It is the middle of the night, the pre-dawn hour of 2 a.m. and Wednesday, June 6, 2012 is is its first hours. Crickets chirp outside under the full moon. The sky is clear.
I love this time of day. In NYC it was always my favorite time; back in my 23rd or 24th years I would often be walking home at this hour and I loved the sky, the emptier (not empty) streets, the relative quiet of the city, and it’s maybe “new” energy at the 2-3 a.m. hours. In Los Angeles the air was often cooler at this hour and I would finally wind down from my day, feel I had had enough of my Mac, and would finally get outside for a cool, calm walk.
Tonight, in the town of San Marcos on the shore of Lago De Atitlán in the Highlands of Guatemala, I am not still awake, but awakened.
In all of my time in Honduras and now Guatemala, I have been among people that tend to turn in as darkness falls and rise with the sun or shortly after. It makes sense in lands where electricity is costly, rare, not terribly reliable. It is necessary in places such as Roatan where the people are in the resort service industry and must be up and at work by the time the tourists awaken. It makes sense for the tourists in the Caribbean who are there to scuba dive or sport fish. And sailing cruisers tend to be early-to-bed as well.
I have called myself a night person at least since my teens, yet have found myself tired and ready to turn in at 9 a.m. for the past weeks. I have become accustomed to this timing.
Tonight, as other nights, I was ready to bed around 9. I was visiting a friend in his dorm at this “hotel” if you could even begin to call it that — and I sure wouldn’t, really — and got into informative conversation with another woman as she came in. I was then in bad and asleep around 10 or 10:30. However, something woke me and although my mosquito and bug bites are healing well in this cooler, higher more bug-free altitude, My arms, torso, and legs are fully itchy. It is not heat; this is the first place since I left Los Angeles that has not required a fan for a breeze and mosquito avoidance. It is not bugs in my bed; I don’t seem to have new bites. It is not noise. It is not heat.
The loss of — I believe theft of — my flashlight has reawakened my annoyance of being robbed of so much on this trip and I found myself recounting these losses. Life has gone on without these items, of course. Whether items of convenience or productivity, they are simply things, “stuff.” They in no way compare to the loss of a loved one, a person. I happily gave away plenty of “stuff” as I cleared out my rented condo back in August and September and loved the freeing feeling of doing so. However, that was voluntary. I chose to pass those possessions on to people who could use them when I either was not, or did not wish to store them. Irreplaceable and valuable as some items were, each was my choice to give up. These stolen items are quite the different situation. In fact, each of these items was hand selected, then evaluated carefully for its benefit. I had selected many more items to take with me, but then, despite those items usefulness, I had opted to leave them behind. As it has rained recently, I have wondered at the logic of choosing not to bring my small, lightweight umbrella along. (I love it’s press logo as well.) I have marveled at my flawed logic of donating the thin plastic rain ponchos I used to carry in my car for emergencies such as earthquakes or log flume rides. But even as I got wet these past few days, I knew I had opted to get wet rather than carry that “stuff” with me. The items that were stolen were the very items I sacrificed that rain-proofing space (and other space) for. Now a snorkel fills that space in my bag and one loss makes room for another gain or purchase — but I did not opt to be without those needed or perceived-to-be-needed/desired items. They were not just “stuff” in that regard.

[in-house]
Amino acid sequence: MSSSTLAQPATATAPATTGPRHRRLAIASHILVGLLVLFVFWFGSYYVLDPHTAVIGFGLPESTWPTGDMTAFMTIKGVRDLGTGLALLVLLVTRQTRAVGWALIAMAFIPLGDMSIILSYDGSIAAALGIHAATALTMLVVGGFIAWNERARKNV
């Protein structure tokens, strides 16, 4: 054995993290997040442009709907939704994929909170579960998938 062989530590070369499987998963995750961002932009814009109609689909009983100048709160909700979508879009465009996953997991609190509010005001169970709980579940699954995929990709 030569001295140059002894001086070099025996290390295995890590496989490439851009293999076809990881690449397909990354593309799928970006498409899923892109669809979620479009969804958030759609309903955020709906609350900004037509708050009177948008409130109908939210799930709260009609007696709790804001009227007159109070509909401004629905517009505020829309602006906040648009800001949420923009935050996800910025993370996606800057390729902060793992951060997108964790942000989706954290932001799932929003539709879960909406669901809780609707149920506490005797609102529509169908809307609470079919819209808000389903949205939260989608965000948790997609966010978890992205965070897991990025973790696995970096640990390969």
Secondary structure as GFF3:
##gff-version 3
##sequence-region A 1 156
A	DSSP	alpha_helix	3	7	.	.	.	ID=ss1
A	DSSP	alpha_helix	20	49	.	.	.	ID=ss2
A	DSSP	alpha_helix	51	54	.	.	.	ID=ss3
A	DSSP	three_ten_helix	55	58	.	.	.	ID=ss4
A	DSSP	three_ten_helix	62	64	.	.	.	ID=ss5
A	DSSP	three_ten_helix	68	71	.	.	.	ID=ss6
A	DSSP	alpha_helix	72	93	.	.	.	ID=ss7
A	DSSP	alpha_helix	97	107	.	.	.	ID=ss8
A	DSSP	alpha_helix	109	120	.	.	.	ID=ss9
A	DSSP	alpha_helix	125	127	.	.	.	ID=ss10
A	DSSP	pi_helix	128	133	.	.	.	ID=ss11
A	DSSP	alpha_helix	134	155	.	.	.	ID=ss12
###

I will get by without my flashlight. It will be inconvenient. I will stumble. Hopefully I will not be horribly lost or endangered. I will get by without my MacBook. I know I am losing income and it greatly changed the shape of my trip to be without it, but it was not a loss of life and is, therefore, not so bad. (If I could trade that, and every Mac or bit of tech I have owned, for just one loved one I miss, I would certainly do so without hesitation.) It is not so bad to lack underwater photos, even if they were intended to supplement articles and inspire others to discover the amazing world that lives beneath the waterline of these places I travel. My life continues. My travels continue, albeit differently shaped and with different productivity.
And with these thoughts, my sleep must continue — for the sun will soon rise and another day will soon dawn and bring with it new opportunities, discoveries, joys, sorrows, amazements to experience for myself and perhaps to share through my spoken and written stories.
So, as the roosters crow in the distance and the hour is now well into 3 a.m., I will lay down again and attempt to sleep once more.